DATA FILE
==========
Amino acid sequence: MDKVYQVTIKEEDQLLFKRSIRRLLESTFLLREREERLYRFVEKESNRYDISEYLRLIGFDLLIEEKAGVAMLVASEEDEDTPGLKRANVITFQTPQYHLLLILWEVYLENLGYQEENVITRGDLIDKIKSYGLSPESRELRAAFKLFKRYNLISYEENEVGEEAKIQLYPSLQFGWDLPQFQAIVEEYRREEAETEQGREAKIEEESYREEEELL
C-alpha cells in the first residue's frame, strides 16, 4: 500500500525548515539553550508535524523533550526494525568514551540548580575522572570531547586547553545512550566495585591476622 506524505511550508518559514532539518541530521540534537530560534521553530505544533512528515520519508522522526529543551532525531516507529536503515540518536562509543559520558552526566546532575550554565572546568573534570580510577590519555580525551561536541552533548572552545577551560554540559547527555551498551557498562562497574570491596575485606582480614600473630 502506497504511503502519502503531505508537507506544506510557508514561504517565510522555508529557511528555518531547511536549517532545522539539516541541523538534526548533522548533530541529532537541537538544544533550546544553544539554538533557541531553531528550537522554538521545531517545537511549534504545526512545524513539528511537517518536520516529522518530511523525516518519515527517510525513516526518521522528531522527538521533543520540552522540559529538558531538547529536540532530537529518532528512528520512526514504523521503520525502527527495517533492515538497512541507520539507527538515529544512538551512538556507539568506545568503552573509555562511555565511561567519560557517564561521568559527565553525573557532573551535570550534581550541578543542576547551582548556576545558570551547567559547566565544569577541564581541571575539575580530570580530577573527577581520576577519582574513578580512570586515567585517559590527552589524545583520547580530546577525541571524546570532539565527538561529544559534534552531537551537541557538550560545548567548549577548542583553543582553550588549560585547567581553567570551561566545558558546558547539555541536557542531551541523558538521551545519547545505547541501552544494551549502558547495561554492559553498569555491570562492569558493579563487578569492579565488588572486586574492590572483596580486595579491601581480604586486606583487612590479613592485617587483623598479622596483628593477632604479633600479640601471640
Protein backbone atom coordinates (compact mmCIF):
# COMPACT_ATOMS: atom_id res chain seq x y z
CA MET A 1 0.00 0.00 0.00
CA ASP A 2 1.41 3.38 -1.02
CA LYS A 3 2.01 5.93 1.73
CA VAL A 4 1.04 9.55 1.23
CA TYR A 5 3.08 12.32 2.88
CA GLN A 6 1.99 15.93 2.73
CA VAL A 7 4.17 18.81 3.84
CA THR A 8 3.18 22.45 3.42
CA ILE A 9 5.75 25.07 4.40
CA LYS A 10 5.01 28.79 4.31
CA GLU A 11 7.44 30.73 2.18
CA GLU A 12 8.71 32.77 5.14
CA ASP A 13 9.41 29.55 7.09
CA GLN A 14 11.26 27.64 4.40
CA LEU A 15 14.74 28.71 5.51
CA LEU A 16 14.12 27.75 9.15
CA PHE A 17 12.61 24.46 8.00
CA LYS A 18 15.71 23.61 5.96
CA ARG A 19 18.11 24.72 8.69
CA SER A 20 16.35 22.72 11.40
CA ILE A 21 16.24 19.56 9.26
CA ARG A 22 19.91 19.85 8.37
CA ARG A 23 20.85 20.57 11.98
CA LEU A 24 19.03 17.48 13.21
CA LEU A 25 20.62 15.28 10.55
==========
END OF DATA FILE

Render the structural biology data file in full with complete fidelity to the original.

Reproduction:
Amino acid sequence: MDKVYQVTIKEEDQLLFKRSIRRLLESTFLLREREERLYRFVEKESNRYDISEYLRLIGFDLLIEEKAGVAMLVASEEDEDTPGLKRANVITFQTPQYHLLLILWEVYLENLGYQEENVITRGDLIDKIKSYGLSPESRELRAAFKLFKRYNLISYEENEVGEEAKIQLYPSLQFGWDLPQFQAIVEEYRREEAETEQGREAKIEEESYREEEELL
C-alpha cells in the first residue's frame, strides 16, 4: 500500500525548515539553550508535524523533550526494525568514551540548580575522572570531547586547553545512550566495585591476622 506524505511550508518559514532539518541530521540534537530560534521553530505544533512528515520519508522522526529543551532525531516507529536503515540518536562509543559520558552526566546532575550554565572546568573534570580510577590519555580525551561536541552533548572552545577551560554540559547527555551498551557498562562497574570491596575485606582480614600473630 502506497504511503502519502503531505508537507506544506510557508514561504517565510522555508529557511528555518531547511536549517532545522539539516541541523538534526548533522548533530541529532537541537538544544533550546544553544539554538533557541531553531528550537522554538521545531517545537511549534504545526512545524513539528511537517518536520516529522518530511523525516518519515527517510525513516526518521522528531522527538521533543520540552522540559529538558531538547529536540532530537529518532528512528520512526514504523521503520525502527527495517533492515538497512541507520539507527538515529544512538551512538556507539568506545568503552573509555562511555565511561567519560557517564561521568559527565553525573557532573551535570550534581550541578543542576547551582548556576545558570551547567559547566565544569577541564581541571575539575580530570580530577573527577581520576577519582574513578580512570586515567585517559590527552589524545583520547580530546577525541571524546570532539565527538561529544559534534552531537551537541557538550560545548567548549577548542583553543582553550588549560585547567581553567570551561566545558558546558547539555541536557542531551541523558538521551545519547545505547541501552544494551549502558547495561554492559553498569555491570562492569558493579563487578569492579565488588572486586574492590572483596580486595579491601581480604586486606583487612590479613592485617587483623598479622596483628593477632604479633600479640601471640
Protein backbone atom coordinates (compact mmCIF):
# COMPACT_ATOMS: atom_id res chain seq x y z
CA MET A 1 0.00 0.00 0.00
CA ASP A 2 1.41 3.38 -1.02
CA LYS A 3 2.01 5.93 1.73
CA VAL A 4 1.04 9.55 1.23
CA TYR A 5 3.08 12.32 2.88
CA GLN A 6 1.99 15.93 2.73
CA VAL A 7 4.17 18.81 3.84
CA THR A 8 3.18 22.45 3.42
CA ILE A 9 5.75 25.07 4.40
CA LYS A 10 5.01 28.79 4.31
CA GLU A 11 7.44 30.73 2.18
CA GLU A 12 8.71 32.77 5.14
CA ASP A 13 9.41 29.55 7.09
CA GLN A 14 11.26 27.64 4.40
CA LEU A 15 14.74 28.71 5.51
CA LEU A 16 14.12 27.75 9.15
CA PHE A 17 12.61 24.46 8.00
CA LYS A 18 15.71 23.61 5.96
CA ARG A 19 18.11 24.72 8.69
CA SER A 20 16.35 22.72 11.40
CA ILE A 21 16.24 19.56 9.26
CA ARG A 22 19.91 19.85 8.37
CA ARG A 23 20.85 20.57 11.98
CA LEU A 24 19.03 17.48 13.21
CA LEU A 25 20.62 15.28 10.55